The Illawarra Health and Medical Research Institute (IHMRI) uses resources to provide hand sanitiser to community
Dr. Reece Gately is an IHMRI Technical Officer with a PhD in Chemistry. He has used his scientific knowledge and laboratory resources to supply hand sanitiser to the Wollongong branch of Cancer Council, for their Transport to Treatment program.
The program usually employs retirees to transport local cancer patients to and from treatment, but has undergone significant change in the wake of the COVID-19 outbreak.
Grant Plecas, community lead for Cancer Council Southern NSW, said IHMRI’s donation of hand sanitisers will allow this vital work to continue. However, changes have been made to the usual driver program.
“The health and wellbeing of our volunteers, staff and patients is paramount. We want to protect all involved as we continue to operate this critical service to the community,” he said.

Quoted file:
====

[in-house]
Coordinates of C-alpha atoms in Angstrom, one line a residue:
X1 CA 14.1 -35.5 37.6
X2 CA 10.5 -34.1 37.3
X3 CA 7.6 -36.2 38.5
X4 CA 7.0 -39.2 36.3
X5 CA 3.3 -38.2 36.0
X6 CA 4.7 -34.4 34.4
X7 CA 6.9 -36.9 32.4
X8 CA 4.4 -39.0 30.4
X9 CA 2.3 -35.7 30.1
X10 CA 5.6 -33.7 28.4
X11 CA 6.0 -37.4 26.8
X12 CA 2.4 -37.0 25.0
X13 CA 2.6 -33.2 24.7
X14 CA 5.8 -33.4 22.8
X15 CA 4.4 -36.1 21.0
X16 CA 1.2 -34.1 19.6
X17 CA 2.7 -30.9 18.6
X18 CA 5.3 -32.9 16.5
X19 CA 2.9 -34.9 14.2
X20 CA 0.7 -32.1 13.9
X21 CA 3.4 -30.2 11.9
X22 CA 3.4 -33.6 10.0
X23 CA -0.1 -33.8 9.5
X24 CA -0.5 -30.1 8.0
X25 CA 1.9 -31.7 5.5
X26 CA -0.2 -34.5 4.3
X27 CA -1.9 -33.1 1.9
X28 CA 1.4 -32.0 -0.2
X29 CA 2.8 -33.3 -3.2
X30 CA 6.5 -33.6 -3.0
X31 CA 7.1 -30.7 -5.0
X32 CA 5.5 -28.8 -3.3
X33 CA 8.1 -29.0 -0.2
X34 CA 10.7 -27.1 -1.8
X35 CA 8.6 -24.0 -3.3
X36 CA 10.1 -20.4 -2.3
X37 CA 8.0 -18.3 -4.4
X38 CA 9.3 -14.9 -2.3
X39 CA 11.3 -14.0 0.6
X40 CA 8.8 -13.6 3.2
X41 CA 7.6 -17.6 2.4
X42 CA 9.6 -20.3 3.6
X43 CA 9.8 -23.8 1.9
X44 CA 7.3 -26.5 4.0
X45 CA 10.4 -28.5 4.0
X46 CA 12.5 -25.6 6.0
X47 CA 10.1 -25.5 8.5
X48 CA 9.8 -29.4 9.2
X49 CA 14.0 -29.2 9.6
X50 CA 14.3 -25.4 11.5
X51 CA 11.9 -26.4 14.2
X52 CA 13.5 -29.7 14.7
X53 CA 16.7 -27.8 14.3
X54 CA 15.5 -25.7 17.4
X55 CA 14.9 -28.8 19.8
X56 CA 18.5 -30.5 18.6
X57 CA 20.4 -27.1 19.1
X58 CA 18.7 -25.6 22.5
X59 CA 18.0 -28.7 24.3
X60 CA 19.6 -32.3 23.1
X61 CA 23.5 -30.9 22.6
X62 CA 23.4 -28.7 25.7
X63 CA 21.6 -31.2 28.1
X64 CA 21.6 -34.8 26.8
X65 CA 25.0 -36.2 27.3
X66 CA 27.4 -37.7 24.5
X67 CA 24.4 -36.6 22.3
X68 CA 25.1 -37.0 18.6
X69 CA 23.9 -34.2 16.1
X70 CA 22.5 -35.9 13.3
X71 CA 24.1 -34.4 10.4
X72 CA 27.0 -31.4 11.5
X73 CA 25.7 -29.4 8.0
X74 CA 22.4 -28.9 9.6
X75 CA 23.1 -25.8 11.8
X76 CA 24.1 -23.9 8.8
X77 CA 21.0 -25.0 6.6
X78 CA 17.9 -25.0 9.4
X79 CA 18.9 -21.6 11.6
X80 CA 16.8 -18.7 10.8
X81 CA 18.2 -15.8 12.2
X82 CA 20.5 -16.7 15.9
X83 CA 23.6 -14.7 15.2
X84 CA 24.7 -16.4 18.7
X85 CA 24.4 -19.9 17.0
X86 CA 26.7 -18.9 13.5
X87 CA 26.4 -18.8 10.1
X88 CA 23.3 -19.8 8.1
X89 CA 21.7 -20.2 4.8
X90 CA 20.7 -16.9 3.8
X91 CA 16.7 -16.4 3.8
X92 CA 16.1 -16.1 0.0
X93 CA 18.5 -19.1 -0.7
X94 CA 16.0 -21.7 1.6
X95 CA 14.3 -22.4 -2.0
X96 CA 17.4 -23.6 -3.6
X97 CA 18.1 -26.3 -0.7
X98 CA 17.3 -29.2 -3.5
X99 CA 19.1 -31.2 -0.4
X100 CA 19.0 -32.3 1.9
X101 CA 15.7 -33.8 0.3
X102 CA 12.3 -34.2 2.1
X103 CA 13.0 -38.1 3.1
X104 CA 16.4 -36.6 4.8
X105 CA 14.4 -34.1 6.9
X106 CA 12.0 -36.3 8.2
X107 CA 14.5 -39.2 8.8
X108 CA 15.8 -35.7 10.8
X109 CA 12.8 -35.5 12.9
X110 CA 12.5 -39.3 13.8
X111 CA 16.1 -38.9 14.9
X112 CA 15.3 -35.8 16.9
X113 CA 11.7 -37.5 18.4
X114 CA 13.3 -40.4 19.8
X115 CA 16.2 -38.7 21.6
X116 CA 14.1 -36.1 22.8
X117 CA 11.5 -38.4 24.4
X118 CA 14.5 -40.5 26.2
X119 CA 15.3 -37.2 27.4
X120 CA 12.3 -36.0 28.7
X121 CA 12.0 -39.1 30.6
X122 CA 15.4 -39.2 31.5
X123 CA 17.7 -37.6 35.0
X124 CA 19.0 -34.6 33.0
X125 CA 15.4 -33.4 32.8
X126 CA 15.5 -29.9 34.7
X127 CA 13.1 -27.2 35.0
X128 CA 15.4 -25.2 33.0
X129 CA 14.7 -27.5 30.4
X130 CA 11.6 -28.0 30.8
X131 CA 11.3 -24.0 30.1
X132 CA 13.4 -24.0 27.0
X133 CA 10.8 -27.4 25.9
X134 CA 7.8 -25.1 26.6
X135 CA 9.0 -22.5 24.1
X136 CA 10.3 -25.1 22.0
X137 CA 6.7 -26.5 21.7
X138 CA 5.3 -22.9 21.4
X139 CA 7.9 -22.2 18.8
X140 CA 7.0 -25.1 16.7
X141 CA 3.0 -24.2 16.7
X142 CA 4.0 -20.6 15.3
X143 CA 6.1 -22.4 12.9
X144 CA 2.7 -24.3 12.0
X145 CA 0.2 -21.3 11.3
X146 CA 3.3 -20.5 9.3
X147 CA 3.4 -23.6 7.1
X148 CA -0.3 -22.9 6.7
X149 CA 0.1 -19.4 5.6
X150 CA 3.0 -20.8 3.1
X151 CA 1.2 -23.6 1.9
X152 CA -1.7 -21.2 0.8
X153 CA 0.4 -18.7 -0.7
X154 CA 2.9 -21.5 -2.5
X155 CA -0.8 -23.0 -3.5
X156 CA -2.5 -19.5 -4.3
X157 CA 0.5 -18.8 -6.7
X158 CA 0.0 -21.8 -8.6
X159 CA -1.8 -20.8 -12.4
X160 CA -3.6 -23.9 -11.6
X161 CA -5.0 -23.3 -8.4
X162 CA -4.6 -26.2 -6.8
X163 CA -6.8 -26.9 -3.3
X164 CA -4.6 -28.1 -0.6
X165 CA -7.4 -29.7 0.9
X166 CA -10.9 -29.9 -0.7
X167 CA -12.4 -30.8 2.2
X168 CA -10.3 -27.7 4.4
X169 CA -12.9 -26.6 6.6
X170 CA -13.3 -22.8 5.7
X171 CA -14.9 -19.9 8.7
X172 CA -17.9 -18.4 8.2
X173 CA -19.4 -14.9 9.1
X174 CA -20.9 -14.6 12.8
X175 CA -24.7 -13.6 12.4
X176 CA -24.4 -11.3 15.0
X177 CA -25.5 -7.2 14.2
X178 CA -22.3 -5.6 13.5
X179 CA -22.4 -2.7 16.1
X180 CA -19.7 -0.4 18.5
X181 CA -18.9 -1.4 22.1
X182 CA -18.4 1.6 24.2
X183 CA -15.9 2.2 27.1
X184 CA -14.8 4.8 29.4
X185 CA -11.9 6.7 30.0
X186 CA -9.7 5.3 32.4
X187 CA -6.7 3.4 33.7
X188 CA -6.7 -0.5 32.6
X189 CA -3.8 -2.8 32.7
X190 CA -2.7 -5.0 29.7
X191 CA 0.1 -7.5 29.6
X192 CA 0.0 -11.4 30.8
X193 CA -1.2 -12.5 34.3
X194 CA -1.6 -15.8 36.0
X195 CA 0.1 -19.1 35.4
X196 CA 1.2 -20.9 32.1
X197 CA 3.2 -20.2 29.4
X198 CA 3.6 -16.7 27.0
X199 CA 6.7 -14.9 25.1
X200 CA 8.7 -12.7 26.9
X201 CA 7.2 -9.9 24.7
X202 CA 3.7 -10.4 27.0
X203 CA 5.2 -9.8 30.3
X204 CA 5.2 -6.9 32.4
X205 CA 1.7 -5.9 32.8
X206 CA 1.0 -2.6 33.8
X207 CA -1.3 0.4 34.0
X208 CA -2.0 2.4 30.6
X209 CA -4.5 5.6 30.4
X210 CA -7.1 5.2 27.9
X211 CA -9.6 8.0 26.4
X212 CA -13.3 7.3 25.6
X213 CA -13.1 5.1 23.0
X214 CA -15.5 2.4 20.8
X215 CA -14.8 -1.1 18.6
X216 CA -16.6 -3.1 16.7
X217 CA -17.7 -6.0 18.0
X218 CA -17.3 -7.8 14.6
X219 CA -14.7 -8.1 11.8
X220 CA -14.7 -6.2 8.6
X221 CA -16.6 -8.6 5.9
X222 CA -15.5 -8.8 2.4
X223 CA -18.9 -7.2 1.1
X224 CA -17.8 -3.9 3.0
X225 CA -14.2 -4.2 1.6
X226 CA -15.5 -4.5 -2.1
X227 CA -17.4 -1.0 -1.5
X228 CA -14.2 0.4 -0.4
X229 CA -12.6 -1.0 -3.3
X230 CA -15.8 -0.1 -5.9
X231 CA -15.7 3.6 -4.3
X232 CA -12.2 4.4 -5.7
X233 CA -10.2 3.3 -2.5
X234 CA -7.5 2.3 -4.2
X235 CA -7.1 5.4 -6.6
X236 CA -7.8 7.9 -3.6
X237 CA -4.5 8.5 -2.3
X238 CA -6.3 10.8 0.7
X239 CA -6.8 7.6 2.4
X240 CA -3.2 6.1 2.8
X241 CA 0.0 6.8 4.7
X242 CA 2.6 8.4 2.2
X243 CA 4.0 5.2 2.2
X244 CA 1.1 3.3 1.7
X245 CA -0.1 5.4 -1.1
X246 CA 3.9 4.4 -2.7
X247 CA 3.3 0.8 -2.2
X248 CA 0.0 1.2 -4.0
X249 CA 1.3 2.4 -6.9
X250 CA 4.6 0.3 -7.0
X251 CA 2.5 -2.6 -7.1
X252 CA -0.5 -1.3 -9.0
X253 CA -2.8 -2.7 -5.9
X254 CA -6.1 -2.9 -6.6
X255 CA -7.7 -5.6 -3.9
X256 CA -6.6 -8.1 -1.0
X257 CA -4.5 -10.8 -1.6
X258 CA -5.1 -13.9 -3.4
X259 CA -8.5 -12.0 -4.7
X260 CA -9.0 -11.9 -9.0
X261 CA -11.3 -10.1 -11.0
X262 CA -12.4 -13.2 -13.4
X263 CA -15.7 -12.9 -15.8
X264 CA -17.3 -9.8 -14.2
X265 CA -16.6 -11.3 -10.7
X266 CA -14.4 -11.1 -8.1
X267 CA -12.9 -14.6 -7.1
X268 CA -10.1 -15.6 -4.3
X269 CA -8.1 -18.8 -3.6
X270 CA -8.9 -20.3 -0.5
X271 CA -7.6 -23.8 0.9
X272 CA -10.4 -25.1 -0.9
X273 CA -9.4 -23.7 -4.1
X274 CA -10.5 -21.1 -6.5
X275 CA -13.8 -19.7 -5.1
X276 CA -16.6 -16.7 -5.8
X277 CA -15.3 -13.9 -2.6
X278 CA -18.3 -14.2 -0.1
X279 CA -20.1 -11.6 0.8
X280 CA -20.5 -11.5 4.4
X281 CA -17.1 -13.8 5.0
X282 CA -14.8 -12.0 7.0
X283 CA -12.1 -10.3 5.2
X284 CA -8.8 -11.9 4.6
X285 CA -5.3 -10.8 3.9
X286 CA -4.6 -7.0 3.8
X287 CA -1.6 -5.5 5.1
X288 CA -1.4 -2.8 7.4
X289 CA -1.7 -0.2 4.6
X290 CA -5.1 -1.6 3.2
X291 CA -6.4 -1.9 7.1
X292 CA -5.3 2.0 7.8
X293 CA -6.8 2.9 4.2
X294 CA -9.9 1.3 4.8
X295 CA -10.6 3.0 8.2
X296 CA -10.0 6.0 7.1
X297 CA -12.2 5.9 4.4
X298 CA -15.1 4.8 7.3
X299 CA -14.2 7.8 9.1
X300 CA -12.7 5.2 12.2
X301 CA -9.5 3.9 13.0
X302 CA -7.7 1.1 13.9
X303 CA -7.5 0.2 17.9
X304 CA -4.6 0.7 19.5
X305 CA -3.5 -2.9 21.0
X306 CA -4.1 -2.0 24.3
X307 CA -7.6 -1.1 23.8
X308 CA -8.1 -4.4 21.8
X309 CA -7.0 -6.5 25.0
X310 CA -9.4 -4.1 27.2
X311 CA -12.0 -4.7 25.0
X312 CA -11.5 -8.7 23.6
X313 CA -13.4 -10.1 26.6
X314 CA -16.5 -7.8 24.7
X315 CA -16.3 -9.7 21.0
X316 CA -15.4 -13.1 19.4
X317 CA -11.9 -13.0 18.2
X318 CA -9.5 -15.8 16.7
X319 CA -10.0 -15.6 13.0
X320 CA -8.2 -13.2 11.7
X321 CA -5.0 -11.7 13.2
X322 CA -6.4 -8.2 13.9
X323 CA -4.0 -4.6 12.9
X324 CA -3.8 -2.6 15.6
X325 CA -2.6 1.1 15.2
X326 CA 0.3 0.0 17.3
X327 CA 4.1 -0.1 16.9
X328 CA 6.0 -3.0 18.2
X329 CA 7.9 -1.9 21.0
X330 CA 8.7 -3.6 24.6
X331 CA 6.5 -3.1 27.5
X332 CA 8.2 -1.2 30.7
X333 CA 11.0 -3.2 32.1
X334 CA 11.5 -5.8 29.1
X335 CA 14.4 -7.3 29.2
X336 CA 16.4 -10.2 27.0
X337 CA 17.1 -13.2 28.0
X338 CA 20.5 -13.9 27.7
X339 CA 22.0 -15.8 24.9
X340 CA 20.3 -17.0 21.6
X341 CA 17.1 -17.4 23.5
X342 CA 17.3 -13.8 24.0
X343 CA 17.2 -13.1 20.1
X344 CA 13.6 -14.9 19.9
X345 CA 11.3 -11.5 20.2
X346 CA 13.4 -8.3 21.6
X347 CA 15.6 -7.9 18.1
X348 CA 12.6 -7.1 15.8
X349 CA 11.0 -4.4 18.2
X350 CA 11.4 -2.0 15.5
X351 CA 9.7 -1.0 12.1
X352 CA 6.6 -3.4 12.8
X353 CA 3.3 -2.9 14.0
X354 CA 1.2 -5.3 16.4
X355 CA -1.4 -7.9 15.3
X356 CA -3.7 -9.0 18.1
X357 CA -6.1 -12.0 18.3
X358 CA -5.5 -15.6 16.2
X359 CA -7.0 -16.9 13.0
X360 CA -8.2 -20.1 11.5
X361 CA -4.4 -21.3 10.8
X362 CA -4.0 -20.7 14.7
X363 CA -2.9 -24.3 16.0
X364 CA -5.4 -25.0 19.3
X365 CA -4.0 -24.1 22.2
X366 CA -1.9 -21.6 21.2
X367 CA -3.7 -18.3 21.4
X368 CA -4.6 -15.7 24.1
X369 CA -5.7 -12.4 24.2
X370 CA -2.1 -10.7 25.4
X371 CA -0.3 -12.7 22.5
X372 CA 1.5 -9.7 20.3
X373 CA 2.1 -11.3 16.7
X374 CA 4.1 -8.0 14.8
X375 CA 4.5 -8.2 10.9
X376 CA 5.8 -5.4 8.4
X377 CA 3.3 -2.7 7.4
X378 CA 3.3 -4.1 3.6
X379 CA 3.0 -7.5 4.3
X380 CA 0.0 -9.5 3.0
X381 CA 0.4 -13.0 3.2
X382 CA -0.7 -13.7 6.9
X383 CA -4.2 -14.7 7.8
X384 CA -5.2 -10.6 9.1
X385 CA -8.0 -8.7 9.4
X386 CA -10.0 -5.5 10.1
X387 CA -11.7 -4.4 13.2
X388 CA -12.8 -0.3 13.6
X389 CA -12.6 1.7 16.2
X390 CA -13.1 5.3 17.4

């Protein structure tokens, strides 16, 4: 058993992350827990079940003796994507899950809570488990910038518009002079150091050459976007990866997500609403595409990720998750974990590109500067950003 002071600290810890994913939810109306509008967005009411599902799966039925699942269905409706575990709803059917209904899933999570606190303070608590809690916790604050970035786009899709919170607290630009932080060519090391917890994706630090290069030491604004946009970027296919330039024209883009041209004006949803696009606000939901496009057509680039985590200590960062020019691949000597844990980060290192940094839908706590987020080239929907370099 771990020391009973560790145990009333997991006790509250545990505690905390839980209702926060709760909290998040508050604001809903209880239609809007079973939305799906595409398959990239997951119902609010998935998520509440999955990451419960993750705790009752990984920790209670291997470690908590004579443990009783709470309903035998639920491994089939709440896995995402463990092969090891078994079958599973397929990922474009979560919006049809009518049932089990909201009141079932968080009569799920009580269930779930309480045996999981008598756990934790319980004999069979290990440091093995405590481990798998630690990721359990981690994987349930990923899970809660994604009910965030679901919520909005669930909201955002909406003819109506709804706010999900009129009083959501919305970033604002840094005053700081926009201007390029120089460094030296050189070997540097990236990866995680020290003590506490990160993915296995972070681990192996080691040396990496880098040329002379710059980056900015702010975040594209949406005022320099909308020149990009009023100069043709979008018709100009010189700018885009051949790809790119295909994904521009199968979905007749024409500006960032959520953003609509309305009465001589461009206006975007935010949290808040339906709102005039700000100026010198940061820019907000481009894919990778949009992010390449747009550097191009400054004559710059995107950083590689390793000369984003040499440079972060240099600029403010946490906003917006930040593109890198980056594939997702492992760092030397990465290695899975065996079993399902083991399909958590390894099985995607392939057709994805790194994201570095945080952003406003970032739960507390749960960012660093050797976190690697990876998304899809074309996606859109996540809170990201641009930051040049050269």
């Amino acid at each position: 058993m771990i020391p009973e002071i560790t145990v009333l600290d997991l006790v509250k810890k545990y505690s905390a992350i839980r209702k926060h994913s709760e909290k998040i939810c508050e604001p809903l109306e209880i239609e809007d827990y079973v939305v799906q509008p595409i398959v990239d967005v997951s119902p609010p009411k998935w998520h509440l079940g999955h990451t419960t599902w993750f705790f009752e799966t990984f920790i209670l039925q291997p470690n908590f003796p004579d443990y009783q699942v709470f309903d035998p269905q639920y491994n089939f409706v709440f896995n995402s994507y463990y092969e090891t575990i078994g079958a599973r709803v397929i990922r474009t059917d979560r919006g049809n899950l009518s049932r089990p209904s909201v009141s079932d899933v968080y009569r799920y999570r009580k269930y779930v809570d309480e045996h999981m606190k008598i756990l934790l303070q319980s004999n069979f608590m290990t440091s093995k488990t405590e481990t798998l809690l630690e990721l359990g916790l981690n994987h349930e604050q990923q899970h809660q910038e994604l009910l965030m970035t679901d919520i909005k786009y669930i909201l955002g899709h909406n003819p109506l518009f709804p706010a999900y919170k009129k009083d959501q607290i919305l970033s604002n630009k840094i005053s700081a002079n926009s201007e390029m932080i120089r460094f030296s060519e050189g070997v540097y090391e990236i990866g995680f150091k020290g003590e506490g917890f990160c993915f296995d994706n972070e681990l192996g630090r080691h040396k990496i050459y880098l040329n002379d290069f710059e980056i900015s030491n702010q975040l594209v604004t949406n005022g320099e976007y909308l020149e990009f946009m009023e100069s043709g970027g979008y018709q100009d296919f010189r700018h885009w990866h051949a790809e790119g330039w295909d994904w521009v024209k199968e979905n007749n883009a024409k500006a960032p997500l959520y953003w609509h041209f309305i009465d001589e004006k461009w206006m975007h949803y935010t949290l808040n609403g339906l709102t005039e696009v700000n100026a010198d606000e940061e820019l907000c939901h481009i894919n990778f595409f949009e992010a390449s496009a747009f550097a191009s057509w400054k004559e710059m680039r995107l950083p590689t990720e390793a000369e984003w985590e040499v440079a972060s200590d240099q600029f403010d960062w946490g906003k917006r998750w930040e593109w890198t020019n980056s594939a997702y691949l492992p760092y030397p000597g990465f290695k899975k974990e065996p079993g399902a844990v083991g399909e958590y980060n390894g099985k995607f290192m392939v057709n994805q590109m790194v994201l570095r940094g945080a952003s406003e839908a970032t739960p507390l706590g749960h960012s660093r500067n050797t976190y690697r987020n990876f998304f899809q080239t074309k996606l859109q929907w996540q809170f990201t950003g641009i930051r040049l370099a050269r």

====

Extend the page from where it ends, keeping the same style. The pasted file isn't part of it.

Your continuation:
“Cancer Council NSW has replaced key volunteer drivers in their Transport to Treatment program with staff, and others who are not in the ‘at risk’ category, as volunteers’ health is at the front of mind.”
Getting the right formula
The WHO Guidelines on Hand Hygiene in Health Care provides direction and formulations to create hand sanitiser with sufficient alcohol to be effective against certain germs.
Some gel-type sanitisers may contain other ingredients, such as thickeners. Consequently, this may reduce the alcohol concentration below the recommended 80-85% levels.
“Whilst over 60% alcohol content is effective against bacteria, the higher concentrations have a better chance of fighting a broader spectrum of nasty microorganisms. Checking the alcohol concentration is important,” said Dr. Gately.
Hand washing with warm soapy water for 20 seconds is still the most recommended form of hand hygiene for fighting COVID-19.
However, IHMRI Chief Operating Officer Kara Lamond hopes that this donation will give peace of mind to the drivers at Cancer Council.
“We are glad we’re able to support local programs which provide care and transport to cancer patients. The volunteers or staff who drive patients to treatment might not have access to hand washing facilities,” she said.
“We hope that this donation of hand sanitisers from IHMRI helps volunteers, staff and patients, and allows this valuable service to carry on safely.”
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